This was my fourth trip to Orlando to attend FETC, and there were some notable differences from previous years. Our group was significantly larger than in previous years, and included faculty, staff, masters students, a PhD student, and representatives from companies that work closely with us. We wrapped up FETC with a brief podcast. I will expand on my comments in that recording, and talk about a some other things I noticed at FETC 2016.
When talking about the conference itself, the layout and size were noticeably different. The exhibit hall stretched from north to south, with the keynote area at the "back" of the convention center. The exhibit area was definitely smaller than it had been in previous years, but still large enough to keep attendees busy exploring booths.
As noted by my colleagues in the podcast, there wasn't much that was particularly revolutionary or innovative to be found at FETC. This seems to be a reflection of the market in general. We all seem to be waiting for the next "big thing".
While not exactly new, this seemed to be the year of the robot and maker spaces. I was particularly intrigued by Ozobot. I believe this is a great way to introduce young children to basic coding skills. The Ozobot will follow a path drawn out by magic markers, and simple instructions can be given to the Ozobot by simply alternating the colours drawn along the path. While a great implementation, I believe there are two challenges. First, what is the next step after the Ozobot? Once a child has mastered the instructions and "played", the Ozobot itself cannot go beyond its very basic programming. Second, the price tag of $50 USD is quite steep for such a simple robot that likely won't see much classroom time. A class set of 18 is $1000, which is not really a deal at all. Some extras are thrown in, but you give up the value of 2 Ozobots to get the extras. If the Ozobot was $20 USD, with a 25-unit bundle (with extras) at $500, I would be more excited.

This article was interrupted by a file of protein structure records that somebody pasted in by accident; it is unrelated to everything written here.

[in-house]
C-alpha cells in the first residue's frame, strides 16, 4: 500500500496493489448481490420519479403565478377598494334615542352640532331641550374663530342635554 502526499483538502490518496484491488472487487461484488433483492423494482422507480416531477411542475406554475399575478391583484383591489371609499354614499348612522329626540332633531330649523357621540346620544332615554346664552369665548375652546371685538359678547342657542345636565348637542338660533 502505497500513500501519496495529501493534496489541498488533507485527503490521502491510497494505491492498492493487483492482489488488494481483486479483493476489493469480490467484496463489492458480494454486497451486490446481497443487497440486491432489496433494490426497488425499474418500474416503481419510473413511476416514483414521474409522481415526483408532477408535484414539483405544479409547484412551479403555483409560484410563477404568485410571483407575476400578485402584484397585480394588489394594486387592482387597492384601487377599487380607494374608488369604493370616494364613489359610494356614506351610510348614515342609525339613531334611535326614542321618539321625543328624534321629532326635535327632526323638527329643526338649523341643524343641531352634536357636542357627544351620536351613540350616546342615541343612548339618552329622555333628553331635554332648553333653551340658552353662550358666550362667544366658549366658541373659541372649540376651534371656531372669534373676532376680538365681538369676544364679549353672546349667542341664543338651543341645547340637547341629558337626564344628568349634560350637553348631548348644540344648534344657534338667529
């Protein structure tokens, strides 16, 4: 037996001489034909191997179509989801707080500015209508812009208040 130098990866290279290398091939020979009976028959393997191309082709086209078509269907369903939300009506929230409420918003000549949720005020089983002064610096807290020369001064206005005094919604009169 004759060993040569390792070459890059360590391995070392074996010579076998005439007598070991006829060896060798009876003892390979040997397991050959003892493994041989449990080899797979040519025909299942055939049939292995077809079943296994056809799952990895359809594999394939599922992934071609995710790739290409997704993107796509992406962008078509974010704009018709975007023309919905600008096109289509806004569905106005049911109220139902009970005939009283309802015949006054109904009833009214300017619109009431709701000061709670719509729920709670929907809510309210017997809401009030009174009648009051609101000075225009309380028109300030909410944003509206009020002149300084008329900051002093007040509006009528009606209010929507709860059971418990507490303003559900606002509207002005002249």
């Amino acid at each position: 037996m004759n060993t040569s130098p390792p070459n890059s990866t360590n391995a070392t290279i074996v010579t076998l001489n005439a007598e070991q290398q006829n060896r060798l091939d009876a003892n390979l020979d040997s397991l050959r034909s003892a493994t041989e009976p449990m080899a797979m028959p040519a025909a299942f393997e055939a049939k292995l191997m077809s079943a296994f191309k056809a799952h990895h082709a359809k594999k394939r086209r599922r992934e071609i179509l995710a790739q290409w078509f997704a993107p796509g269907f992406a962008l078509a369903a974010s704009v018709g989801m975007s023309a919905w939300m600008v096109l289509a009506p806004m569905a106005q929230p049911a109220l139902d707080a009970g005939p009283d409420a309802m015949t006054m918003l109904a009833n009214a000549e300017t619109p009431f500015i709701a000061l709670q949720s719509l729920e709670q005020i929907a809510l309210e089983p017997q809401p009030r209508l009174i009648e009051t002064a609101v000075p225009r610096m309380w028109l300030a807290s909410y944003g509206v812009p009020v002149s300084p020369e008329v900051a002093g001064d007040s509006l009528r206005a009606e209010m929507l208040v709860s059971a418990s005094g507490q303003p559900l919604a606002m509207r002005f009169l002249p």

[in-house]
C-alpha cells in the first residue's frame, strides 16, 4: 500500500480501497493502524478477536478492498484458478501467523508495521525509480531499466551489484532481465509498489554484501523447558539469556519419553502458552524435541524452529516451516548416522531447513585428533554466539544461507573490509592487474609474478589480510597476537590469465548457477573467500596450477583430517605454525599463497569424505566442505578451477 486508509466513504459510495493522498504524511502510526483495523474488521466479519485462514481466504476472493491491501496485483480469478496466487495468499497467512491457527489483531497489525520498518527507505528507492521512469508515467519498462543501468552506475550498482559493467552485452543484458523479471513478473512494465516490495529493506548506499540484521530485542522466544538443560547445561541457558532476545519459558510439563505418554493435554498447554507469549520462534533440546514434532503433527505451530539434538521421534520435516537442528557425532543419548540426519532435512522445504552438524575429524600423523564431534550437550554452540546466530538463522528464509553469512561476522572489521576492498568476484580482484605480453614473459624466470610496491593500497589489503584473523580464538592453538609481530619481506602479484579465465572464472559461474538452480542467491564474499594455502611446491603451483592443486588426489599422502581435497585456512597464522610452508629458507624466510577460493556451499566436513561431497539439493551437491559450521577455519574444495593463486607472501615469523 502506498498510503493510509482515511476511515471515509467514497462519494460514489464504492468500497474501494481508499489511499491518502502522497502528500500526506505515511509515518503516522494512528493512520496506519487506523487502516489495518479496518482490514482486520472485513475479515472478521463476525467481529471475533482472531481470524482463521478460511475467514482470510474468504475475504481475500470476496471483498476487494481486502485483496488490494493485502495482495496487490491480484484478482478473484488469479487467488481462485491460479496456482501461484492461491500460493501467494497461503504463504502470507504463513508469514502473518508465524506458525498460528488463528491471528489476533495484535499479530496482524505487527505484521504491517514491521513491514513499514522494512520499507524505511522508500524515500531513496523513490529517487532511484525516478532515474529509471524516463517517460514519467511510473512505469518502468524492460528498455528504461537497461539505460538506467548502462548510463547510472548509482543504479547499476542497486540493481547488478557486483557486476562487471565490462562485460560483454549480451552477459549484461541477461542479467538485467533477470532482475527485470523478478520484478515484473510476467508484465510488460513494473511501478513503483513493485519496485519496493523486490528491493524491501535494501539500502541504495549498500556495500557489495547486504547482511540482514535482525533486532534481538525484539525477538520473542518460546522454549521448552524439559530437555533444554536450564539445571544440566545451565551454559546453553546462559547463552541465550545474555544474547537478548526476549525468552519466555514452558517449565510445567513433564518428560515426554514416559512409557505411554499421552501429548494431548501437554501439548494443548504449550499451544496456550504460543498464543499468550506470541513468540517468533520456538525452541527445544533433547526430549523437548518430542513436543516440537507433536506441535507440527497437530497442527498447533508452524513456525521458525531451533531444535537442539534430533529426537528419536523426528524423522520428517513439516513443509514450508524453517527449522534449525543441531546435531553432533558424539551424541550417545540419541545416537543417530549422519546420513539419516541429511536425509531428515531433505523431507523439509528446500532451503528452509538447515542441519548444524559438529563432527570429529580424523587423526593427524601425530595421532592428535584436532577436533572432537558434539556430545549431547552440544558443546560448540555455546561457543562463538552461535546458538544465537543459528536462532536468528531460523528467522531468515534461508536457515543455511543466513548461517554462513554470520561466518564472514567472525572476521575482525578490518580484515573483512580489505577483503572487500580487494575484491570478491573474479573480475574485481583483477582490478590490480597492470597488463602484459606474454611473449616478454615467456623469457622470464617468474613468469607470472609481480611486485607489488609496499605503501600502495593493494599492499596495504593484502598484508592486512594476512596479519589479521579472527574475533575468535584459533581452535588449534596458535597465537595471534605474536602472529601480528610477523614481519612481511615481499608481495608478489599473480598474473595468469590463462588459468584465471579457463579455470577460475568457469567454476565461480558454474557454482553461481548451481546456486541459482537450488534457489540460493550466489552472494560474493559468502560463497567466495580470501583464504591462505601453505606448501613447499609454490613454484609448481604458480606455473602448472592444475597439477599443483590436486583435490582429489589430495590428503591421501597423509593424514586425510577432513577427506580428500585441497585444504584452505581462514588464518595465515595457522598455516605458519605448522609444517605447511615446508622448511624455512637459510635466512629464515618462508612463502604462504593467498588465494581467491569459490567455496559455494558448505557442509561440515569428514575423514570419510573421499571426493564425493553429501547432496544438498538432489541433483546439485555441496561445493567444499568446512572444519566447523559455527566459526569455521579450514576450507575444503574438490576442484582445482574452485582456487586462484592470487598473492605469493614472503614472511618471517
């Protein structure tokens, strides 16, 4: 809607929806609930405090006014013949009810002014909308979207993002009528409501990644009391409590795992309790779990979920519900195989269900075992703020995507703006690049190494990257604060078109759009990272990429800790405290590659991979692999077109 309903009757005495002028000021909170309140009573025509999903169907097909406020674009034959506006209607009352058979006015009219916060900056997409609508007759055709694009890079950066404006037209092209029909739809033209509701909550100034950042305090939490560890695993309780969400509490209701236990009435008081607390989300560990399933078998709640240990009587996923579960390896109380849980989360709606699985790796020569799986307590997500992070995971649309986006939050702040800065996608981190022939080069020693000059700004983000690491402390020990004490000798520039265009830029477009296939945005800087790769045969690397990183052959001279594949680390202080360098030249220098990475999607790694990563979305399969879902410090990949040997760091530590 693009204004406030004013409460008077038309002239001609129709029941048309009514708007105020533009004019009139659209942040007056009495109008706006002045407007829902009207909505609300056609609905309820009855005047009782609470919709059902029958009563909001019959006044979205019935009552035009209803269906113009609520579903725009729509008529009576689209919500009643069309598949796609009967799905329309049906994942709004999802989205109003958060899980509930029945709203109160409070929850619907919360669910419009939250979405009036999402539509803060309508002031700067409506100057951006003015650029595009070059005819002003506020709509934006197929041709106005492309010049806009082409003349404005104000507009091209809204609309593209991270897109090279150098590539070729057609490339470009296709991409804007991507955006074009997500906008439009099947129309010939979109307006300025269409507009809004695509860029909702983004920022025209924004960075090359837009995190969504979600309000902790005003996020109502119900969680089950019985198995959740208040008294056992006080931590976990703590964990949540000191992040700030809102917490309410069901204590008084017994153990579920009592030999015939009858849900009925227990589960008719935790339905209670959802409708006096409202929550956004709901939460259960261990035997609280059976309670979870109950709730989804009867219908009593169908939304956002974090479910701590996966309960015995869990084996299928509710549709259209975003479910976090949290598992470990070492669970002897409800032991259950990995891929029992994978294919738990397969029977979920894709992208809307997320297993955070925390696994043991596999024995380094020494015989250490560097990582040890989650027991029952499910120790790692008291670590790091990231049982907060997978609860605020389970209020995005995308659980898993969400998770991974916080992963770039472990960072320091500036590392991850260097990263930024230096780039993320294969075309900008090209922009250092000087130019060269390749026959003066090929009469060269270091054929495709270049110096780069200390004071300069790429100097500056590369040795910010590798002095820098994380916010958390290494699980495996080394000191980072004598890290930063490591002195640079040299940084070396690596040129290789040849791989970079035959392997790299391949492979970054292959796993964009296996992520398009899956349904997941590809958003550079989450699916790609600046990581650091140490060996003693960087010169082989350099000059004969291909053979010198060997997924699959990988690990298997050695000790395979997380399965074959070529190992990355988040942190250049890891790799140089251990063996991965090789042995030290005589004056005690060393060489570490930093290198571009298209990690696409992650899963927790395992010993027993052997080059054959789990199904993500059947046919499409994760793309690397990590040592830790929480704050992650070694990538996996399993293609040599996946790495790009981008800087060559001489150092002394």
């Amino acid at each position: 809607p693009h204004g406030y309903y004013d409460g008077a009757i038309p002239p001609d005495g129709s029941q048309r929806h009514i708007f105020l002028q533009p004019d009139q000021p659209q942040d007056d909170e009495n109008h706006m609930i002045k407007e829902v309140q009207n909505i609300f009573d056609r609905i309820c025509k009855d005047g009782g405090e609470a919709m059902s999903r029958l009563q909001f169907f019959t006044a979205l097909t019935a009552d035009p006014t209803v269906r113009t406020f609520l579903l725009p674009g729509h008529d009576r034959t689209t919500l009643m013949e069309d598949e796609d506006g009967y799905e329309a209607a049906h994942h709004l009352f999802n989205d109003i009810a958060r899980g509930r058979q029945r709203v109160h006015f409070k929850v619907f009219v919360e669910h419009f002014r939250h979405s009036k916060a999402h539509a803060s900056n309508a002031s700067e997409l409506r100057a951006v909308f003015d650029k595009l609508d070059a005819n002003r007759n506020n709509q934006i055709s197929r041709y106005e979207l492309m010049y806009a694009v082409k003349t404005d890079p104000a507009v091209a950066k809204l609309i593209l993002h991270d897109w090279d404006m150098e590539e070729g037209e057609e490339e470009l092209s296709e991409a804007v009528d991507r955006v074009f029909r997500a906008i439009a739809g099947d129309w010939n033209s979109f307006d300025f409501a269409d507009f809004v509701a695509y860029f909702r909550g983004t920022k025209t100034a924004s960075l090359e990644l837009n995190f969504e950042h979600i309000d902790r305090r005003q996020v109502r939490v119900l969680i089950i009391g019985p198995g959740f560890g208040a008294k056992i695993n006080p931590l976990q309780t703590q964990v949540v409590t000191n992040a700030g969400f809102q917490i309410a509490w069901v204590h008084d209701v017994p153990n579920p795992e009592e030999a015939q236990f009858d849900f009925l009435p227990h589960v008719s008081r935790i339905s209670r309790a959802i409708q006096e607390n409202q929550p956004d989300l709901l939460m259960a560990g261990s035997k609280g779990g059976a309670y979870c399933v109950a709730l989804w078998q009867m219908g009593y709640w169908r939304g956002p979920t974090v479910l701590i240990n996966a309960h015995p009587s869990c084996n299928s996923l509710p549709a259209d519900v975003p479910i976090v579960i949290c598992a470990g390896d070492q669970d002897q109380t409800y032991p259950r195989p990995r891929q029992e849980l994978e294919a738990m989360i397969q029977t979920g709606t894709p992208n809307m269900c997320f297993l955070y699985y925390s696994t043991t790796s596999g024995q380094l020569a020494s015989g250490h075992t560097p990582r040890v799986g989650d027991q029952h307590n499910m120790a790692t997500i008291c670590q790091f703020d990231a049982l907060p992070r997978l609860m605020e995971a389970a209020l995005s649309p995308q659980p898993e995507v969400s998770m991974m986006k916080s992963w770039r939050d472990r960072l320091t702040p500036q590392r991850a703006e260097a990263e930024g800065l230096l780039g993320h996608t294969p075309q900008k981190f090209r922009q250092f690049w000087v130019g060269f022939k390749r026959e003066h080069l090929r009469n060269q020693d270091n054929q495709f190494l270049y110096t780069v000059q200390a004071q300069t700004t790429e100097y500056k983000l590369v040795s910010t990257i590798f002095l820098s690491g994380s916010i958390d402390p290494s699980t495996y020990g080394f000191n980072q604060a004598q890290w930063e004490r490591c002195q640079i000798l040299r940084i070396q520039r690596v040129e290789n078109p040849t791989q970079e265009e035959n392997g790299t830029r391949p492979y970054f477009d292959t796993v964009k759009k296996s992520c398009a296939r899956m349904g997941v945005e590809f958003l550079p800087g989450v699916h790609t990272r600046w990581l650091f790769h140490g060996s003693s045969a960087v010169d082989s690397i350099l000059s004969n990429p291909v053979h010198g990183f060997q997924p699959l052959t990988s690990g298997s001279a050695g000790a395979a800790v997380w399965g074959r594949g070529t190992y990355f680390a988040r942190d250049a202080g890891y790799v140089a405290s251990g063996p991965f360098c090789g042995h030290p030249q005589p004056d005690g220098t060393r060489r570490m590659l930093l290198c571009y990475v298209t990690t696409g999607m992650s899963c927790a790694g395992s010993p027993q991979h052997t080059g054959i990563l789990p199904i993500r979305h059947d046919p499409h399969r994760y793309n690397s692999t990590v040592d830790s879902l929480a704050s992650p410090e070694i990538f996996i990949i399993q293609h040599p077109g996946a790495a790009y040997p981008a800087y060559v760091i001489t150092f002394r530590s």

Sessions and conversations around maker spaces almost always include, or even focus on, the topic of 3D printing. There were a few booths showcasing 3D printers, but it is interesting that none were from the "big players" (Epson, Canon, HP, etc). It does lead to concern about acquiring a device from a company that might not be around next year.
One "throw back" at FETC was typing instruction. There were several booths focusing on teaching typing skills. I have been told that this is a response to poor results in online tests where students that know the content are still doing poorly because they cannot type quickly enough to finish on time. I imagine these skills are also valuable for collaborative work on Google Docs or Office 365.
I have still been considering the question about what I hope or expect to see in the future for educational technology. Other recent events, including CES, showcased quite a bit in the VR/AR (virtual reality/augmented reality) space. I only saw a little of this at FETC. I know the system requirements for Oculus Rift are fairly demanding, and it is also very expensive. If that was the only option, I would understand why it didn't make an appearance at FETC, but Google Cardboard seems a reasonable choice for VR in the classroom. Hopefully we see more immersive and interactive uses of Cardboard soon.